"Although we are going to take the pledge in a body, no one should imagine that default on the part of one or many can absolve the rest from their obligation. Every one should fully realize his responsibility, then only pledge himself independently of others and understand that he himself must be true to his pledge even unto death, no matter what others do."

I spoke to this effect and resumed my seat. The meeting heard me word by word in perfect quiet. Other leaders too spoke. All dwelt upon their own responsibility and the responsibility of the audience. The President rose. He too made the situation clear, and at last all present, standing with upraised hands, took an oath with God as witness not to submit to the Ordinance if it became law.

I can never forget the scene, which is present before my mind's eye as I write. The community's enthusiasm knew no bounds. The very next day there was some accident in the theatre in consequence of which it was wholly destroyed by fire. On the third day friends brought me the news of the fire and congratulated the community upon this good omen, which signified to them that the Ordinance would meet the same fate as the theatre. I have never been influenced by such so-called signs and therefore did not attach any weight to the coincidence. I have taken note of it here only as a demonstration of the community's courage and faith. The reader will find in the subsequent chapters many more proofs of these two high qualities of the people. The workers did not let the grass grow under their feet after this great meeting. Meetings were held everywhere and pledges of resistance were taken in every place. The principal topic of discussion in Indian Opinion now was the Black Ordinance.

At the other end, steps were taken in order to meet the Local Government. A deputation waited upon Mr Duncan, the Colonial Secretary, and told him among other things about the pledges. Sheth Haji Habib, who was a member of the deputation, said, 'I cannot possibly restrain myself if any officer comes and proceeds to take my wife's finger prints. I will kill him there and then and die myself.'

The Minister stared at the Sheth's face for a while and said, 'Government is reconsidering the advisability of making the Ordinance applicable to women, and I can assure you at once that the clauses relating to women will be deleted. Government have understood your feeling in the matter and desire to respect it. But as for the other provisions, I am sorry to inform you that Government is and will remain adamant. General Botha wants you to agree to this legislation after due deliberation. Government deem it to be essential to the existence of the Europeans. They will certainly consider any suggestions about details which you may make consistently with the objects of the Ordinance, and my advice to the deputation is that your interest lies in agreeing to the legislation and proposing changes only as regards the details.'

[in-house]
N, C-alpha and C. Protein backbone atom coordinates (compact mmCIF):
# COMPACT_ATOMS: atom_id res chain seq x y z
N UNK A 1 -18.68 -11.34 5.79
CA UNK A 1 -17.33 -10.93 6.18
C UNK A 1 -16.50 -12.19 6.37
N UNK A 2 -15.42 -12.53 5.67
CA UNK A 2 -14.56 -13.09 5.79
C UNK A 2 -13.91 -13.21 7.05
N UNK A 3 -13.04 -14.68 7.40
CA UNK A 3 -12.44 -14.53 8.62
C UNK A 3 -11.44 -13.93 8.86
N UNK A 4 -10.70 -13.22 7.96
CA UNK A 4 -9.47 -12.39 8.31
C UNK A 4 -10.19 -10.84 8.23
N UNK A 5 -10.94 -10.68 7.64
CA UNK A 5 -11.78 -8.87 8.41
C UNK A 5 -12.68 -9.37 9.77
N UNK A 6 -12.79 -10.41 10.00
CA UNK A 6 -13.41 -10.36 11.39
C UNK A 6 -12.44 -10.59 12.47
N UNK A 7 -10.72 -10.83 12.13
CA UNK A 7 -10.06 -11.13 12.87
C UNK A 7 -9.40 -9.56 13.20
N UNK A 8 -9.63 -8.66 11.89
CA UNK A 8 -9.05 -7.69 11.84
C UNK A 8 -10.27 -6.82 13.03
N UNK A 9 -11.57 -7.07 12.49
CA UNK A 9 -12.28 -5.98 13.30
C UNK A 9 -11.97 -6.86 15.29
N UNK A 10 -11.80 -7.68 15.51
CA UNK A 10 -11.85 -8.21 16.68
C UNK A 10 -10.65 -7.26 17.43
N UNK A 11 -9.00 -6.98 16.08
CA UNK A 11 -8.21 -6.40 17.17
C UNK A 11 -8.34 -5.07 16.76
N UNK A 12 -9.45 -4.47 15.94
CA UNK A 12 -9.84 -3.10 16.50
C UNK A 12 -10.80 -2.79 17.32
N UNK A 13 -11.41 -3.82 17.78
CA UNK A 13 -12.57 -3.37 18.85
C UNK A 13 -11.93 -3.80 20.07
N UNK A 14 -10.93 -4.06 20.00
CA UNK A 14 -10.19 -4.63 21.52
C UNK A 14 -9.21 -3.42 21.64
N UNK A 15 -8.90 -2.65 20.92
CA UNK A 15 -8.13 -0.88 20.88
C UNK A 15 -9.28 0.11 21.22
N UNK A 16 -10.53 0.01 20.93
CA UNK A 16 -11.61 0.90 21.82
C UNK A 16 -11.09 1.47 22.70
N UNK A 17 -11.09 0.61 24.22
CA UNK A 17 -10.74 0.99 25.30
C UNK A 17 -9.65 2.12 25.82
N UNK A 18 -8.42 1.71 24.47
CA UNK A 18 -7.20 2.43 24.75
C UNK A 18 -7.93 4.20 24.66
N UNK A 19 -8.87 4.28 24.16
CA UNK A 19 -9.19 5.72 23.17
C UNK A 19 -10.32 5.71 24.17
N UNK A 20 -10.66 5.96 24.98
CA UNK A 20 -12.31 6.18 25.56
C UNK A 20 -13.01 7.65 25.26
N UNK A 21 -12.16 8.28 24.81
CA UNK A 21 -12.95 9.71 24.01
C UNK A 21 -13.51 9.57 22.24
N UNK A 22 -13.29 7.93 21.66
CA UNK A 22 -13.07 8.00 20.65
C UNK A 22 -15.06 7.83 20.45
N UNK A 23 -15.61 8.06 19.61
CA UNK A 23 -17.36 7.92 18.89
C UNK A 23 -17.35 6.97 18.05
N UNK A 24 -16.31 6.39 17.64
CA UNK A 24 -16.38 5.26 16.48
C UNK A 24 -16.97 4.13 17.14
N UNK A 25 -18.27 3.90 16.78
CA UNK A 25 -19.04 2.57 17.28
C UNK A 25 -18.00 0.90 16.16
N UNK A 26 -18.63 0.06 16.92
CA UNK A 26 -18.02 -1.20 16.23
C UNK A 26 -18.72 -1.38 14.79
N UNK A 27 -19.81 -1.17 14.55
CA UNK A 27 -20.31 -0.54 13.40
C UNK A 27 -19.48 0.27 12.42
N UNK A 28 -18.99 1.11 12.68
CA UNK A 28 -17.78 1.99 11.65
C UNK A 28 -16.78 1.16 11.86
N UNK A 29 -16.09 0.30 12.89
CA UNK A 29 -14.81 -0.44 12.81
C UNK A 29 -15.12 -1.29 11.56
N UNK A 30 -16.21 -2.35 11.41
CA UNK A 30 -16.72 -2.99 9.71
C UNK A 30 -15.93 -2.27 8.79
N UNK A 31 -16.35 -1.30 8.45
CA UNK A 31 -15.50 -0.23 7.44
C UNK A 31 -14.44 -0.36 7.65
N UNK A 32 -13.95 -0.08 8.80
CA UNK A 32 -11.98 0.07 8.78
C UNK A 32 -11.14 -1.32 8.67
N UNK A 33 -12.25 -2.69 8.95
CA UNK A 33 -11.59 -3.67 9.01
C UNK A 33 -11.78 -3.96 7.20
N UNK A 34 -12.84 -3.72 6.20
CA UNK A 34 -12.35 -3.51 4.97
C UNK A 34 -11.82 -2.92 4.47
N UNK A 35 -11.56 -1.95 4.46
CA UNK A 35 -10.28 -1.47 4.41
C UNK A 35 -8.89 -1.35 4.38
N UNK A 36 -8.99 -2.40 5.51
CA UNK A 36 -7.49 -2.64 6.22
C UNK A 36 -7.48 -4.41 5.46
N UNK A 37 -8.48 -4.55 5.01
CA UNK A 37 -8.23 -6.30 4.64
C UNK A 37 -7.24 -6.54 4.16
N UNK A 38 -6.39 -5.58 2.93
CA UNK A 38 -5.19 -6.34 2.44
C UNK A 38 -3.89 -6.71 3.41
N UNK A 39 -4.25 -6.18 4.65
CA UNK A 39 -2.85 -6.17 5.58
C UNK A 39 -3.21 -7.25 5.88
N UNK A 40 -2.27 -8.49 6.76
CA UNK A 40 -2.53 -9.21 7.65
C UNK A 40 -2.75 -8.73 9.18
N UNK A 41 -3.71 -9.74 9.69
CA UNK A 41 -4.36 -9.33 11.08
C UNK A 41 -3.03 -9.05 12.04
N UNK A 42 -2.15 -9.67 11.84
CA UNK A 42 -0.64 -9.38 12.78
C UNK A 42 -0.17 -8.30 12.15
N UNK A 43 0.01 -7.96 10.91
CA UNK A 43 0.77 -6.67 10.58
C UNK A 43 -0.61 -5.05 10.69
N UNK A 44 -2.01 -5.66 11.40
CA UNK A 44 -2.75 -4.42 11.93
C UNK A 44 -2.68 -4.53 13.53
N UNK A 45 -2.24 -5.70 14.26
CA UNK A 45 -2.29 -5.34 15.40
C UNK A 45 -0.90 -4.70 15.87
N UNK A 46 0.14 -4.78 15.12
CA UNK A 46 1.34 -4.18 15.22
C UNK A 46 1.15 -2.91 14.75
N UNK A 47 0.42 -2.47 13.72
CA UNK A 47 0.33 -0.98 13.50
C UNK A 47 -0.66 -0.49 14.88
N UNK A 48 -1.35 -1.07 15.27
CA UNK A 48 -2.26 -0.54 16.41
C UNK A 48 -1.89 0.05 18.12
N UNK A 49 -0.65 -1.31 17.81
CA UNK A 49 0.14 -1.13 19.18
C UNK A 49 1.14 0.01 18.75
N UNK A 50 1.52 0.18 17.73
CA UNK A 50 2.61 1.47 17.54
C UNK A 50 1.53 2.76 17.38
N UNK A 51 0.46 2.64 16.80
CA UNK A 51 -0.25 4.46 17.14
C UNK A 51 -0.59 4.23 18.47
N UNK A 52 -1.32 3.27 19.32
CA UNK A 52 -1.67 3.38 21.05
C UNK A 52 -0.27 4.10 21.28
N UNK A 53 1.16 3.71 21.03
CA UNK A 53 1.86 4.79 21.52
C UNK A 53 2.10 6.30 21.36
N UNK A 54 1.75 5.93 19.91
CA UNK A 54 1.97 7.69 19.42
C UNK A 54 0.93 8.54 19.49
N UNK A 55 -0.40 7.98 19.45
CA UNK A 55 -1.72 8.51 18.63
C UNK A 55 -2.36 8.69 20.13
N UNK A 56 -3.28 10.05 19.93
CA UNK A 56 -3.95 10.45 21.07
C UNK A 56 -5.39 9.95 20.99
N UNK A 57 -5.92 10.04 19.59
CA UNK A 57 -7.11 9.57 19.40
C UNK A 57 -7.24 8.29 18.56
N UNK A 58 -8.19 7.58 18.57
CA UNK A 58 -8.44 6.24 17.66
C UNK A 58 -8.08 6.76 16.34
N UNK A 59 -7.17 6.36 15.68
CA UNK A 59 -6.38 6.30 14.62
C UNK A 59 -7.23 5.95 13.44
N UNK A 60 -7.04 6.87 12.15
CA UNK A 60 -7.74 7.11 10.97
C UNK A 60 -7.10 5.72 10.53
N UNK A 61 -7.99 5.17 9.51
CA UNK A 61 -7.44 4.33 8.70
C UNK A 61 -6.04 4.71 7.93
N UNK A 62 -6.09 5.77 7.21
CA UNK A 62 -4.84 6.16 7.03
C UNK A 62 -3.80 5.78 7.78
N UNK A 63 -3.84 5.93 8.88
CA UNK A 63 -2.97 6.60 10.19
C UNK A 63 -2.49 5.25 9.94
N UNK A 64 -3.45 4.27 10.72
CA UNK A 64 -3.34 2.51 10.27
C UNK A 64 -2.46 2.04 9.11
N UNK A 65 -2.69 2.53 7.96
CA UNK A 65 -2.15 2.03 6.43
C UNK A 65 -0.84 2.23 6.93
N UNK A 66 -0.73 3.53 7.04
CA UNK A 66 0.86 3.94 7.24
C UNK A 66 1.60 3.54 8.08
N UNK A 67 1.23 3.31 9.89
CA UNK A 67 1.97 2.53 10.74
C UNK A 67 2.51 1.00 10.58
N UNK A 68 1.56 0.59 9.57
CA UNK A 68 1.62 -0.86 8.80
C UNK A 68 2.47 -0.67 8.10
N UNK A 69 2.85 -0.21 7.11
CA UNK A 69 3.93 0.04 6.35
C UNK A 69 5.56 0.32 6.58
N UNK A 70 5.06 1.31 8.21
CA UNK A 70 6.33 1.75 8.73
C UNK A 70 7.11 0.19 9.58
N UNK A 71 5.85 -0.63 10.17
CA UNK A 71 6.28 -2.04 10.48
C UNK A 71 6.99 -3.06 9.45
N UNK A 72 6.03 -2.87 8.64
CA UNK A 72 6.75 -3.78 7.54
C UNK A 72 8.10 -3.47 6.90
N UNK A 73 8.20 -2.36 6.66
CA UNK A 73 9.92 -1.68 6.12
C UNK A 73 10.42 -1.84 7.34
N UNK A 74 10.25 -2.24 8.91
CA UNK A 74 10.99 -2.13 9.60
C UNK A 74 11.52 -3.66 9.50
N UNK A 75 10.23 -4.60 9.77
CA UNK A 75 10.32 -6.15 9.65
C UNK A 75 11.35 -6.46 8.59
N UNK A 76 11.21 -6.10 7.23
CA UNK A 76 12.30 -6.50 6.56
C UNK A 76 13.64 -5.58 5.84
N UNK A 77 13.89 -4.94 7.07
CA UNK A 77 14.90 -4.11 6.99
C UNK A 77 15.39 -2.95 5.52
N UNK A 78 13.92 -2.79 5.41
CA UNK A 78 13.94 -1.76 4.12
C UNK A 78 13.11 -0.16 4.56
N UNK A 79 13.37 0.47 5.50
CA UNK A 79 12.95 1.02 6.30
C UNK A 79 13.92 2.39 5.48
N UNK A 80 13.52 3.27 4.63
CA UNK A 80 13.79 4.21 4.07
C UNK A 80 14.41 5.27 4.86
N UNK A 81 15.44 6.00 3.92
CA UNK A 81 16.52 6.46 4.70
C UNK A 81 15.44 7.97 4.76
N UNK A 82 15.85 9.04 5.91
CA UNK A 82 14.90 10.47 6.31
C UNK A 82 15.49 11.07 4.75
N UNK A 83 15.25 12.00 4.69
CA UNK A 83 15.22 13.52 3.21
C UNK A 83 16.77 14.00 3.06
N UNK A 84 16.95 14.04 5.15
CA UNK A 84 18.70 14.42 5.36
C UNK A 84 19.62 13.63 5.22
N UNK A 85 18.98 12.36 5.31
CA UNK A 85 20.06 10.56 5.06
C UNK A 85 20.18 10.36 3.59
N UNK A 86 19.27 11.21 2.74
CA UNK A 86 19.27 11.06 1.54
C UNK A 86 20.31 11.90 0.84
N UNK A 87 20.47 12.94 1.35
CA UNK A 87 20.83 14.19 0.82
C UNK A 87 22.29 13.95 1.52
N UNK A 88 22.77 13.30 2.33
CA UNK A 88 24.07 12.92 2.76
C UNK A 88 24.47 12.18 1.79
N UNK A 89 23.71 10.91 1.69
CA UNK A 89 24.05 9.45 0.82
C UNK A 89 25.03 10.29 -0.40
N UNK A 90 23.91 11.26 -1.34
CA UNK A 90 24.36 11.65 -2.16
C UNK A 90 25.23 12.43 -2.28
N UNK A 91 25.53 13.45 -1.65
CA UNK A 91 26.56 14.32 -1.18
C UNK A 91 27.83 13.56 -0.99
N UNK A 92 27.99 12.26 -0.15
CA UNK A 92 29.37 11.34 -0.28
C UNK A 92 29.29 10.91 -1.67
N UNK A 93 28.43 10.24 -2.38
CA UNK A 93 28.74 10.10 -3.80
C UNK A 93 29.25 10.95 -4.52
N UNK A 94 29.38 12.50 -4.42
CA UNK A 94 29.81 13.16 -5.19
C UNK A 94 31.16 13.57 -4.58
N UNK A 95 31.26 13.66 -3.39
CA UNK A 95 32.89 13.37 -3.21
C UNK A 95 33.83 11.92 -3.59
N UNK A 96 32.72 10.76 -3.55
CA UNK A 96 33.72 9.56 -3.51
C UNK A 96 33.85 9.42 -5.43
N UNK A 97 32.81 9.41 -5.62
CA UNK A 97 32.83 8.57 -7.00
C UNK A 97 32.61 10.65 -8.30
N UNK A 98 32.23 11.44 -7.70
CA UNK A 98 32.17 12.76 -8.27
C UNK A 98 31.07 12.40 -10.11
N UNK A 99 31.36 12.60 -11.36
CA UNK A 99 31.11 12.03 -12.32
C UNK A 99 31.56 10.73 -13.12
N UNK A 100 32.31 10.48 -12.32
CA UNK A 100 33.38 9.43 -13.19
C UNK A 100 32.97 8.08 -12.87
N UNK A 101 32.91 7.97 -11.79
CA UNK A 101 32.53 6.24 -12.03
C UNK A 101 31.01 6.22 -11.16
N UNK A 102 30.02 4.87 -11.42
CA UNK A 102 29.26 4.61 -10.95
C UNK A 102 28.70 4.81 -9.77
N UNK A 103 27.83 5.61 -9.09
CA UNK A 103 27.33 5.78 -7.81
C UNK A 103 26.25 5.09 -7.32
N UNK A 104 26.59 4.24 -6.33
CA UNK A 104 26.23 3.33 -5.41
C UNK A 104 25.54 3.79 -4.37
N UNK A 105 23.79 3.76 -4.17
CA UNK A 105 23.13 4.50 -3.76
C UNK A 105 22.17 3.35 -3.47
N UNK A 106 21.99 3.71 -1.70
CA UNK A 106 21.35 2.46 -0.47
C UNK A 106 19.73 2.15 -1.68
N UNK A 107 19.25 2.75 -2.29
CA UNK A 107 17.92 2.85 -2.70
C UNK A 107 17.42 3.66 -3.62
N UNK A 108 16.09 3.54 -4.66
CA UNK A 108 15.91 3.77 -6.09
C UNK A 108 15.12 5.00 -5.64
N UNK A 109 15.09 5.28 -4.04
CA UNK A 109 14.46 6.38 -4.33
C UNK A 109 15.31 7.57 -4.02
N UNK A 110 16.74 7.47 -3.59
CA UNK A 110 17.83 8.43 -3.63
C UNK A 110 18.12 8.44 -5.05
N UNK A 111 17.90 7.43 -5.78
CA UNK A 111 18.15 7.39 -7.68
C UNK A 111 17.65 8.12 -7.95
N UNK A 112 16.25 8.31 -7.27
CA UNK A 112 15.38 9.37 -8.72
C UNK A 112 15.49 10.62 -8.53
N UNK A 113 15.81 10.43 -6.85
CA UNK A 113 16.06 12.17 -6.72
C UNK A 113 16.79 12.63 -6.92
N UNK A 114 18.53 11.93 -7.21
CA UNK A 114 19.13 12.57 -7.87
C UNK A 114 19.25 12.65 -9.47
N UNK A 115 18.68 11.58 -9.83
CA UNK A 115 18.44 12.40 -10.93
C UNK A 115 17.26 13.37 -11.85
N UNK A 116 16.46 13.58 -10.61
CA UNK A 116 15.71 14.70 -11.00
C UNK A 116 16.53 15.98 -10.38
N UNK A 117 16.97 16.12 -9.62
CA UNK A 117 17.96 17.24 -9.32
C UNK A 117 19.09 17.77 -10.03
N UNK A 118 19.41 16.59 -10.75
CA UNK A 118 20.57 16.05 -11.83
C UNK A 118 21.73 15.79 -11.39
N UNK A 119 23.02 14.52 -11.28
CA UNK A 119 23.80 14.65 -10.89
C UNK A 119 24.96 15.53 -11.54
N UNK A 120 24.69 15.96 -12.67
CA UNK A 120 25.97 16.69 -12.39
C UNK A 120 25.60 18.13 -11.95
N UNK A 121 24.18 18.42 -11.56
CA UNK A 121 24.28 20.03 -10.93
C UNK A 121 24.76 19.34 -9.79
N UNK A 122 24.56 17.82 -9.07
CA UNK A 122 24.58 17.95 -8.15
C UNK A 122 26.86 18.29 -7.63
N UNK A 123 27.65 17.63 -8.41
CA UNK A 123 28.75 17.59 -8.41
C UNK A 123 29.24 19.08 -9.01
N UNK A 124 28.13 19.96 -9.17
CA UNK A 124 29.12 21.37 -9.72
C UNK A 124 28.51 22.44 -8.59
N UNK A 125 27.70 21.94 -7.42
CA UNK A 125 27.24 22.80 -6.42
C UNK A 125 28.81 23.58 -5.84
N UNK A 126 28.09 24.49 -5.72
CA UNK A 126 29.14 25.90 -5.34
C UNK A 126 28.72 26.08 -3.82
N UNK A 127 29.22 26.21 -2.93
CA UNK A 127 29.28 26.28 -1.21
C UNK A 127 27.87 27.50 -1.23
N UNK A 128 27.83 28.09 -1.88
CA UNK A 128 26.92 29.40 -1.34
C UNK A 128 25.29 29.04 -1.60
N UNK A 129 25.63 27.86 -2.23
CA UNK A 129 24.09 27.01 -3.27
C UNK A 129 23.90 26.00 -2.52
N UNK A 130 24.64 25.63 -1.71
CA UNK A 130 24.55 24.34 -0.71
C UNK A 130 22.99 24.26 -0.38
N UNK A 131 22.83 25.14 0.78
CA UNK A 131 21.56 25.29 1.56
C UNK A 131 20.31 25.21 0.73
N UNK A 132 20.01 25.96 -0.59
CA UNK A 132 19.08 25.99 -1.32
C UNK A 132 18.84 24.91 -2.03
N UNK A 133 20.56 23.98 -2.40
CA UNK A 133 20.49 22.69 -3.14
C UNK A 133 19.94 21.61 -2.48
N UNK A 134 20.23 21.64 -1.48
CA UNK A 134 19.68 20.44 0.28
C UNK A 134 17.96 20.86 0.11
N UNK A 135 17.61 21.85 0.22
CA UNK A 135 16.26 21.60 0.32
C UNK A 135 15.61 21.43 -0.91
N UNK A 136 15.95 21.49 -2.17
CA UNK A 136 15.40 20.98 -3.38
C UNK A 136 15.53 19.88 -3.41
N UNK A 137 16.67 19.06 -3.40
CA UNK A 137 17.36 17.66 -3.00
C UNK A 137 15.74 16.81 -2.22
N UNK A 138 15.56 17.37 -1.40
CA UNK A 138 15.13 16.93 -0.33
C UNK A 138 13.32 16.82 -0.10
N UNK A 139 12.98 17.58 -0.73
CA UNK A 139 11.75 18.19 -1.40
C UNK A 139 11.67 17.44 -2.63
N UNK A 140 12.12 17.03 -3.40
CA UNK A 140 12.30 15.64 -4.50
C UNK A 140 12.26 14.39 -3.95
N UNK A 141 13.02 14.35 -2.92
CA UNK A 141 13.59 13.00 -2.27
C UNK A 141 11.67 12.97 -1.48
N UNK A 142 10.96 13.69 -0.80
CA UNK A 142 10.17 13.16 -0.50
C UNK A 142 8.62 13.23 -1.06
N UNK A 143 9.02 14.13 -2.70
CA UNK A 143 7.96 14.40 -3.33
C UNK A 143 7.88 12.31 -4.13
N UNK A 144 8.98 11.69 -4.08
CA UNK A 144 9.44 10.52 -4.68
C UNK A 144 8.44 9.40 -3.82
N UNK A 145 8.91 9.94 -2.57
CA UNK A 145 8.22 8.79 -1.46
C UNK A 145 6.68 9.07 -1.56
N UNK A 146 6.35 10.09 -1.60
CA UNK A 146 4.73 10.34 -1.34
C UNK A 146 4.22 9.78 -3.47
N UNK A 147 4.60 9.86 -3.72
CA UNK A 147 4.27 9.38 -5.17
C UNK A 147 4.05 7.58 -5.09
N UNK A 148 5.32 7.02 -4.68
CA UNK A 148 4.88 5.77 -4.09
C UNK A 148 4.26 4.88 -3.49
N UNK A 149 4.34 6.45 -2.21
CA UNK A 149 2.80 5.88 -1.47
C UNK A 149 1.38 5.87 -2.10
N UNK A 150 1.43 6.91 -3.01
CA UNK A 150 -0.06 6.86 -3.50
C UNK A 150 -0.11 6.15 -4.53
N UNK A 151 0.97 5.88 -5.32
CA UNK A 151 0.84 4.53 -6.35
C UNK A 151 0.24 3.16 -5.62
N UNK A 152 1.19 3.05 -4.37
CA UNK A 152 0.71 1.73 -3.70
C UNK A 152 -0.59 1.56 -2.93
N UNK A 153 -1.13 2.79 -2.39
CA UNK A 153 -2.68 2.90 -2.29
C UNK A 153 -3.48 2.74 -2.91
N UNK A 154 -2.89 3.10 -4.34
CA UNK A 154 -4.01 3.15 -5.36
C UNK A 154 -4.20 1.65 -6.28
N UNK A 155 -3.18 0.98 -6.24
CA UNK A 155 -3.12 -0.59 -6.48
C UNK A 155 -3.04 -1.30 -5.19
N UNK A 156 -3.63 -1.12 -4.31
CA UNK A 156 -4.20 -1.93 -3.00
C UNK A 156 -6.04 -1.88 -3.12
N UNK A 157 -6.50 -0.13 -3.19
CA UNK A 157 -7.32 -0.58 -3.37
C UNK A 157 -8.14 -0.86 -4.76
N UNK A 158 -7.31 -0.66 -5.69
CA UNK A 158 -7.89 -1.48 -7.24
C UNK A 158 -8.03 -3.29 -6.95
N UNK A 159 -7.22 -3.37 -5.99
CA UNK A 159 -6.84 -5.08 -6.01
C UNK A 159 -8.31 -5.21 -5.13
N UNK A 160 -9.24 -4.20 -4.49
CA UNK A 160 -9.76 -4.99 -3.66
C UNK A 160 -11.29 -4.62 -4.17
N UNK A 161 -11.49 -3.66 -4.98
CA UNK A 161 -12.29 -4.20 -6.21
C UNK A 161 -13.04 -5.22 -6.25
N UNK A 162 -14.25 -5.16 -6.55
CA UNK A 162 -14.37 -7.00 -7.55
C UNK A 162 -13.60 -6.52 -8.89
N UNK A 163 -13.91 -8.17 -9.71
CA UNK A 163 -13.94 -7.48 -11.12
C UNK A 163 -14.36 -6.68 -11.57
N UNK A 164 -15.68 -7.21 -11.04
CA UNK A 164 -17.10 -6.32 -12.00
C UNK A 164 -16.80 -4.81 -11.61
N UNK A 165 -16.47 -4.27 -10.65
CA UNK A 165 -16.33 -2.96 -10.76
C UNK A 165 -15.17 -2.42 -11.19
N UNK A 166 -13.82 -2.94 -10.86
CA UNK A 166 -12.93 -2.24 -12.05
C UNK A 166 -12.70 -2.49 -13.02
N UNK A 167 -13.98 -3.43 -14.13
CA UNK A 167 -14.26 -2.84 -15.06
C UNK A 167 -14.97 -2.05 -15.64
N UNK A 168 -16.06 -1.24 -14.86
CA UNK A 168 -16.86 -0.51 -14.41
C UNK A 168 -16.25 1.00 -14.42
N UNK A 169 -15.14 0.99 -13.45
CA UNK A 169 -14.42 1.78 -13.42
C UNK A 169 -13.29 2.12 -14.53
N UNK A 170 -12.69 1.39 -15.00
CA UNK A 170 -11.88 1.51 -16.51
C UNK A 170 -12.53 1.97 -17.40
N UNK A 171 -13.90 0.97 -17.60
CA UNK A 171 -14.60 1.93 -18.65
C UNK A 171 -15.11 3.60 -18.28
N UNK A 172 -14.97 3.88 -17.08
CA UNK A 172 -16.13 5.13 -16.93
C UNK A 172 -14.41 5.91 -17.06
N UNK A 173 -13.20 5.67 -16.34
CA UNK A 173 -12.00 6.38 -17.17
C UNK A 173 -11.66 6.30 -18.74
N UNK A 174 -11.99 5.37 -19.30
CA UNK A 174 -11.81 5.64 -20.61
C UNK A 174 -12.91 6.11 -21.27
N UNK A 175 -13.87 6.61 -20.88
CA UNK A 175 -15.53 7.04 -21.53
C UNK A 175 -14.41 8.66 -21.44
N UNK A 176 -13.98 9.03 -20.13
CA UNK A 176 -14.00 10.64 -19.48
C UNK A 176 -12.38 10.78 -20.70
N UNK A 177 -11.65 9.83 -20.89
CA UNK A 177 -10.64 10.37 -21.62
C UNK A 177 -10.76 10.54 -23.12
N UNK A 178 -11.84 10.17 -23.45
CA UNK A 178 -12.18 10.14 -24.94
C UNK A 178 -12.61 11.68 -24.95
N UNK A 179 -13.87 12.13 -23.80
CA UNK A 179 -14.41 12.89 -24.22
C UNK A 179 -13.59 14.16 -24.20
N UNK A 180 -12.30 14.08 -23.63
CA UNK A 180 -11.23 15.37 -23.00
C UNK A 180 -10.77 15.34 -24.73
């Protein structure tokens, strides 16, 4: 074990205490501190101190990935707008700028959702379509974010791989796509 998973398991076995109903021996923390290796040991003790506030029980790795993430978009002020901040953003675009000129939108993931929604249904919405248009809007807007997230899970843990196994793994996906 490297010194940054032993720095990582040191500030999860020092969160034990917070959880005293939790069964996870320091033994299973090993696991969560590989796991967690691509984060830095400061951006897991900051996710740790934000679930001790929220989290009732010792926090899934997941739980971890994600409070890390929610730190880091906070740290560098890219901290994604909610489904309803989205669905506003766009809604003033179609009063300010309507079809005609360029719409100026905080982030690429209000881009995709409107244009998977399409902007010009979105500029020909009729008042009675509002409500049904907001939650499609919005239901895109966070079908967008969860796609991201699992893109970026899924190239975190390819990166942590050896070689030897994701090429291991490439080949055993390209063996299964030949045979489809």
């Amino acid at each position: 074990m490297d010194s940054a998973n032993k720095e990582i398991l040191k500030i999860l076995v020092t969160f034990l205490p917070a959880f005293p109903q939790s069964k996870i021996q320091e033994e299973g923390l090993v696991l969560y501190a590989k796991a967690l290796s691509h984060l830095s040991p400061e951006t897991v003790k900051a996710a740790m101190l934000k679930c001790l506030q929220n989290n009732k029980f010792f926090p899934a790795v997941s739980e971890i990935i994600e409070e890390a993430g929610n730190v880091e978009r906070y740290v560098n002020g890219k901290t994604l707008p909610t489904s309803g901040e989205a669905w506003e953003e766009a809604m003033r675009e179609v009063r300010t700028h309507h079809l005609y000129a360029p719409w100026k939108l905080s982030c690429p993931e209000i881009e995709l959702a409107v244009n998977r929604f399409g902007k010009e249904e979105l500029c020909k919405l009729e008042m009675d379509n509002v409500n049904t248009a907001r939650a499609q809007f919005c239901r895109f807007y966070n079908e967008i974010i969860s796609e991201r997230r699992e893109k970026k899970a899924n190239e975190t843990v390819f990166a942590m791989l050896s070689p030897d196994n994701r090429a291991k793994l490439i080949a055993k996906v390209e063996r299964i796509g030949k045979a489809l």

I am leaving out here the particulars of the discussion with the Minister, as all those arguments have already been dealt with. The arguments were just the same, there was only a difference in phraseology as they were set forth before the Minister. The deputation withdrew, after informing him that his advice notwithstanding, acquiescence in the proposed legislation was out of the question, and after thanking Government for its intention of exempting women from its provisions.

It is difficult to say whether the exemption of women was the first fruit of the community's agitation, or whether the Government as an afterthought made a concession to practical considerations which Mr Curtis had ruled out of his scientific methods. Government claimed that it had decided to exempt women independently of the Indian agitation. Be that as it might, the community established to their own satisfaction a cause and effect relation between the agitation and the exemption and their fighting spirit rose accordingly.

None of us knew what name to give to our movement. I then used the term 'passive resistance' in describing it. I did not quite understand the implications of 'passive resistance' as I called it. I only knew that some new principle had come into being. As the struggle advanced, the phrase 'passive resistance' gave rise to confusion and it appeared shameful to permit this great struggle to be known only by an English name.

Again, that foreign phrase could hardly pass as current coin among the community. A small prize was therefore announced in Indian Opinion to be awarded to the reader who invented the best designation for our struggle. We thus received a number of suggestions. The meaning of the struggle had been then fully discussed in Indian Opinion and the competitors for the prize had fairly sufficient material to serve as a basis for their exploration. Shri Maganlal Gandhi was one of the competitors and he suggested the word 'Sadagraha,' meaning 'firmness in a good cause.' I liked the word, but it did not fully represent the whole idea I wished it to connote. I therefore corrected it to 'Satyagraha.' Truth (Satya) implies love, and firmness (agraha) engenders and therefore serves as a synonym for force. I thus began to call the Indian movement 'Satyagraha,' that is to say, the Force which is born of Truth and Love or non-violence, and gave up the use of the phrase 'passive resistance,' in connection with it, so much so that even in English writing we often avoided it and used instead the word 'Satyagraha' itself or some other equivalent English phrase.

This then was the genesis of the movement which came to be known as Satyagraha, and of the word used as a designation for it. Before we proceed any further with our history we shall do well to grasp the differences between passive resistance and Satyagraha, which is the subject of our next chapter.

Clips from the BBC Documentary The Making of the Mahatma (2009) pt. 1 above and pt. 2 below